It's time for 1500-ESPN, the Twins' flagship radio station, to put their "#itshappening" t-shirts on clearance, or they could do a massive reprint with the Twitter hashtag, "#**itshappening."
Outfielder Delmon Young quit on a play against Toronto in May, and gave minimal effort on a home run by Chicago's Brent Lillibridge on Saturday, yet those two moments are easily forgotten when looking at his offensive statistics. Through arbitration, is he really worth $7.5 million next year? But can the Twins just non-tender him? It's one of many layered decisions for the front office.
Pitcher Nick Blackburn was mistakenly given a long-term contract when the team could have gone year-to-year and, predictably, he has struggled.
Catcher Joe Mauer has about the same slugging percentage as White Sox speedster Juan Pierre, and is lower than Texas' Elvis Andrus. However, if you are clamoring for a Mauer trade, he has a full no-trade clause. He still is a great player having a not-so-great year.
Danny Valencia comes at a very reasonable cost, but still has us wondering if he's the long-term answer at third base.
There is no wondering if Tsuyoshi Nishioka is the long-term answer at shortstop. He's not.
We have no idea if first baseman Justin Morneau will ever mash like he did in 2006, or the first three months of last season.
Outfielder/infielder Michael Cuddyer, the team's MVP this year, will command an eight-figure-per-year salary in free agency, making his return, and rightfully so, doubtful.
Soon-to-be free agent outfielder Jason Kubel should have no problem getting an offer that will trump anything the Twins present.
Except for lefty Glen Perkins, the bullpen has to be rebuilt. That could include current starter Brian Duensing, who has struggled mightily to contain right-handed hitters.
A shrewd move by the front office was not signing Francisco Liriano to a long-term deal. But for $5 million, he should be tendered this off-season and given one more chance in 2012. If he disappoints again, he'll still have trade value next July.
Another shrewd move will be to explore if a No. 1 bulldog-esque ace is available. The issue: do the Twins have enough ammo to pull off such a move?
This is a monstrous off-season for the Twins' front office. They can't botch it like they did the non-waiver trade deadline. It was a seller's market, and they didn't sell.
A lot will be forgiven if the right moves are made this winter. But the convenient excuse of injuries this year shouldn't be accepted. It partially explains this year's downfall, but not nearly all of it. What this year mostly has become is a reminder about how many guys had career years in 2010: Morneau pre-injury, Valencia, Young, Carl Pavano, Liriano, and Duensing, and a dominating bullpen.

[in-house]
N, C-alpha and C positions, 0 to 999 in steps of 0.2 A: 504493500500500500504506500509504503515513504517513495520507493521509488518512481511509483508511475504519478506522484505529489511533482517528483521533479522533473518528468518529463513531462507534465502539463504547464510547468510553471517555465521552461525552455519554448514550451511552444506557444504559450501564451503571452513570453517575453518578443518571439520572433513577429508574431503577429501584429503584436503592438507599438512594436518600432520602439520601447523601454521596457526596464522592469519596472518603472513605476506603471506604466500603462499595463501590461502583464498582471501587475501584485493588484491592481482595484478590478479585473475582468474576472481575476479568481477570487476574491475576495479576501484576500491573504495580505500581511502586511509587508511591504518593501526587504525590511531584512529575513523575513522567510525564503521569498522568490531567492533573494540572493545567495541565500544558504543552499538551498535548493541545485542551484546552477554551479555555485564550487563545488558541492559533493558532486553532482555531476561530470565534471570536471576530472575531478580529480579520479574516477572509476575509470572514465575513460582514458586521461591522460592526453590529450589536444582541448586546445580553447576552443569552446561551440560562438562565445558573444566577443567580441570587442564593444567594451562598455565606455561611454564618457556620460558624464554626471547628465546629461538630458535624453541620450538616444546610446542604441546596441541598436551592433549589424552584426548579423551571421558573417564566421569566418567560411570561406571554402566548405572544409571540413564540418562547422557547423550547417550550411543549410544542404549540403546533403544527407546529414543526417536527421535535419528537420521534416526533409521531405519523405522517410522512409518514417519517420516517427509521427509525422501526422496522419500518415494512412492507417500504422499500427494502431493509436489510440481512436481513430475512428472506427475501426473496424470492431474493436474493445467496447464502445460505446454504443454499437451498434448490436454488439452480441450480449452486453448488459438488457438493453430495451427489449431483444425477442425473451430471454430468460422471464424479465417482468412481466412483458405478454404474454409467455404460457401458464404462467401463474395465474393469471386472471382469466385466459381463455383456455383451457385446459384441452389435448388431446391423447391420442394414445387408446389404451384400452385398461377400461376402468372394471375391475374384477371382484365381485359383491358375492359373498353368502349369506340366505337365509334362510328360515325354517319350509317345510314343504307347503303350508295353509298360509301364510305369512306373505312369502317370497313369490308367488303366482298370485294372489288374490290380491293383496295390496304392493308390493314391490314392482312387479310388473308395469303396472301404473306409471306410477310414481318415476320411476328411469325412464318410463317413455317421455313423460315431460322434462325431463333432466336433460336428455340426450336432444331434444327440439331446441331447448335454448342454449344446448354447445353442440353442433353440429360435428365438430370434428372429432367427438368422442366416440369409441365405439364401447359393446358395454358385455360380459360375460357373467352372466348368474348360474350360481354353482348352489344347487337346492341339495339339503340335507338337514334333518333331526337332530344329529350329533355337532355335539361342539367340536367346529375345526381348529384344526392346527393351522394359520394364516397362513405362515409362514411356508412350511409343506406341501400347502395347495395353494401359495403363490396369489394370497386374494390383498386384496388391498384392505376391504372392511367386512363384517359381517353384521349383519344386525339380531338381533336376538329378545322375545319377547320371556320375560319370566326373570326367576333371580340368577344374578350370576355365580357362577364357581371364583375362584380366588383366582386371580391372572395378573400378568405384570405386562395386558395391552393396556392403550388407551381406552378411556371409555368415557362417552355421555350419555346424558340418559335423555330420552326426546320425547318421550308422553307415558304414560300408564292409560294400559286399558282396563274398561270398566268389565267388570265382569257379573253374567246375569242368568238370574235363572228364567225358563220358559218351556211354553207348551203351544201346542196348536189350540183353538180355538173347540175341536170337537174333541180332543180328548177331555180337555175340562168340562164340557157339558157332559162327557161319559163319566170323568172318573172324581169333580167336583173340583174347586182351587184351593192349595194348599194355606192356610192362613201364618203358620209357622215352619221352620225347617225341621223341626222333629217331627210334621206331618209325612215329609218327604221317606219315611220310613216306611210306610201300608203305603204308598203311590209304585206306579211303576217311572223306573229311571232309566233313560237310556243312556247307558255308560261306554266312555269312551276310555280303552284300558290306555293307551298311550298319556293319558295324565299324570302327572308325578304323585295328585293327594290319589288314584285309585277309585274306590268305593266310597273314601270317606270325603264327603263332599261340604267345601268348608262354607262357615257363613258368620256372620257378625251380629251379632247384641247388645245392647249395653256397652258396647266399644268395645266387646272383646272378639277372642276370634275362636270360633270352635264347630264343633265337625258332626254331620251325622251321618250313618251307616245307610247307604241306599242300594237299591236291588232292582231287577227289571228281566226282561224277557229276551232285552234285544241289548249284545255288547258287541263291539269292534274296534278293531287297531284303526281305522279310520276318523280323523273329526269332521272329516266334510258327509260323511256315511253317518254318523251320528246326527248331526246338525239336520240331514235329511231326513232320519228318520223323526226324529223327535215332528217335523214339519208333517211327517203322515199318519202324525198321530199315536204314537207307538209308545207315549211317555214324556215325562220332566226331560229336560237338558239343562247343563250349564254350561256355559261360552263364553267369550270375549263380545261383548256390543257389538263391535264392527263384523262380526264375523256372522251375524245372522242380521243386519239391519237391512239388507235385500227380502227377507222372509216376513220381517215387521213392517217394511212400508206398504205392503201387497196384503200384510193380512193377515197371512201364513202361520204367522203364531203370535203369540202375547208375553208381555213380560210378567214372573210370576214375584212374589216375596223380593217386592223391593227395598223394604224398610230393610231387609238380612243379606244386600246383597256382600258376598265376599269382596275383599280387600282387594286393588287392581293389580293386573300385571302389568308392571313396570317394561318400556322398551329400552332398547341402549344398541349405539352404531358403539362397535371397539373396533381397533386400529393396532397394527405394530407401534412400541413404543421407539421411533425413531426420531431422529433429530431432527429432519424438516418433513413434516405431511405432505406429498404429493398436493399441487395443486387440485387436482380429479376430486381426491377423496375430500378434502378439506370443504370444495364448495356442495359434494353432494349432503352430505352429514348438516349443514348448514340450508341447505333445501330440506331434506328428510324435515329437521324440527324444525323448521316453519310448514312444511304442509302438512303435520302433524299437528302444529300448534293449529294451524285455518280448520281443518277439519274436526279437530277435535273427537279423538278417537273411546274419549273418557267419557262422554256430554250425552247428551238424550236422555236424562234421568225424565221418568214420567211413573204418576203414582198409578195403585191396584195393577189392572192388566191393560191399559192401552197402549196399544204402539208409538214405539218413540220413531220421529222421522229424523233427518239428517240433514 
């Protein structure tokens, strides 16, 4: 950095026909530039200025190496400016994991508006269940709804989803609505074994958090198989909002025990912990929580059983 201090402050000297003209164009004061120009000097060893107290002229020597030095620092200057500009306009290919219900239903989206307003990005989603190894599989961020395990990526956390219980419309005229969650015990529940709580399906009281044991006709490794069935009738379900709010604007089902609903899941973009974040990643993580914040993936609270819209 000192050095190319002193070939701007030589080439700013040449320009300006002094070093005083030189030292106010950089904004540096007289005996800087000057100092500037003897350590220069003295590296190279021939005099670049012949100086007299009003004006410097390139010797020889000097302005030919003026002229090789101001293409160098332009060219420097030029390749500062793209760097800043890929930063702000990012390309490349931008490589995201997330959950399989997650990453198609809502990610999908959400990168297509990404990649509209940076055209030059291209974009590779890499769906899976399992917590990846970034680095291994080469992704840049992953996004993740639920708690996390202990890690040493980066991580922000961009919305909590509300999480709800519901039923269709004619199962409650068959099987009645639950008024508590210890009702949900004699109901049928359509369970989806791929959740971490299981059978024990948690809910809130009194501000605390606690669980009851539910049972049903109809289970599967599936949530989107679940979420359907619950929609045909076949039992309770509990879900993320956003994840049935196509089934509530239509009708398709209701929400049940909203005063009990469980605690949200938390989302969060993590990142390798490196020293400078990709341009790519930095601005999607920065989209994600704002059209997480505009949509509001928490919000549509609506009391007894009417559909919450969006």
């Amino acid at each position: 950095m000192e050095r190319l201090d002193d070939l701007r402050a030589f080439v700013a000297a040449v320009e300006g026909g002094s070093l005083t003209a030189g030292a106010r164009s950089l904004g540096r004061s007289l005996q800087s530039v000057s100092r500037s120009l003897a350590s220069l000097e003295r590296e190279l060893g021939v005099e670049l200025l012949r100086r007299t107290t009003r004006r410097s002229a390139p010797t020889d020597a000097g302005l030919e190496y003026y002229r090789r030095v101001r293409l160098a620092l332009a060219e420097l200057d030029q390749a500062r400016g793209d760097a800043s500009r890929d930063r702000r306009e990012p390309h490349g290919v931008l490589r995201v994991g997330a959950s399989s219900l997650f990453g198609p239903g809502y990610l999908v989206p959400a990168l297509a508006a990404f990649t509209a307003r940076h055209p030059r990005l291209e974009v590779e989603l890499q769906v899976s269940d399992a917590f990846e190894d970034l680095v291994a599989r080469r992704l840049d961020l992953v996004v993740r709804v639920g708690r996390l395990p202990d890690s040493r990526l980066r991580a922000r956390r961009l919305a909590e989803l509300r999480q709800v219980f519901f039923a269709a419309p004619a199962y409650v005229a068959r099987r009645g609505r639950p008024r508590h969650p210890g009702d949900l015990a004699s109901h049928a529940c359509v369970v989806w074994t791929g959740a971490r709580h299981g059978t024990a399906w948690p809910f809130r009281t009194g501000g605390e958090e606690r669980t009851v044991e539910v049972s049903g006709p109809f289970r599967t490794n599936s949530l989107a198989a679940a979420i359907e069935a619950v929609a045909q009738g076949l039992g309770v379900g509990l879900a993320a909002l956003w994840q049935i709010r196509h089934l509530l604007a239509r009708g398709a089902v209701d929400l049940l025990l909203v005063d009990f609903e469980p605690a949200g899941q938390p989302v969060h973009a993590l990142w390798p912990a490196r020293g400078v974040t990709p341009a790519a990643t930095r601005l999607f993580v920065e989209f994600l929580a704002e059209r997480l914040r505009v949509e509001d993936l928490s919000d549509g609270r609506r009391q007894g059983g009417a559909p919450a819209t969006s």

An infusion of talent is necessary on many fronts.
This season, the Twins have more blown leads -- 18 -- than they have wins -- 17. Worse: eight of those 18 blown leads have come after being up after seven innings. They have the worst run differential in the American League by more than 50 runs (-91). They have scored the fewest runs, and given up the most runs, in the American League. They have yet to win a three-game series.
I really wanted to blog the absurdity of Iowa fans taking a picture with the Insight Bowl trophy this weekend or the impossible feat that director Adam McKay pulled off with "Step Brothers" -- making a movie with Will Ferrell unwatchable.
Instead, I will focus on the Twins and a trade idea.
It was a simple question via my Twitter account (@DarrenWolfson): Who says no to this trade: pitcher Francisco Liriano, outfielder Ben Revere, and prospects Chris Parmelee (1B) and Adrian Salcedo (P) to Arizona for outfielder Justin Upton?
Some of the 38 responses:
According to Aaron Gleeman, only six players in the last 50 years -- Alex Rodriguez, Miguel Cabrera, Ken Griffey Jr., Tony Conigliaro, Boog Powell, and Cesar Cedeno -- have gotten at least 1,500 plate appearances by age 23 and posted a higher OPS than Upton.
He can run, hit for power, make good pitchers look ordinary, and play Gold Glove-caliber defense. He also has a team-friendly contract that runs through 2015. Why Arizona discussed him in trade talks at the winter meetings makes about as much sense as Lady Gaga's alien-like egg costume at the Grammy Awards.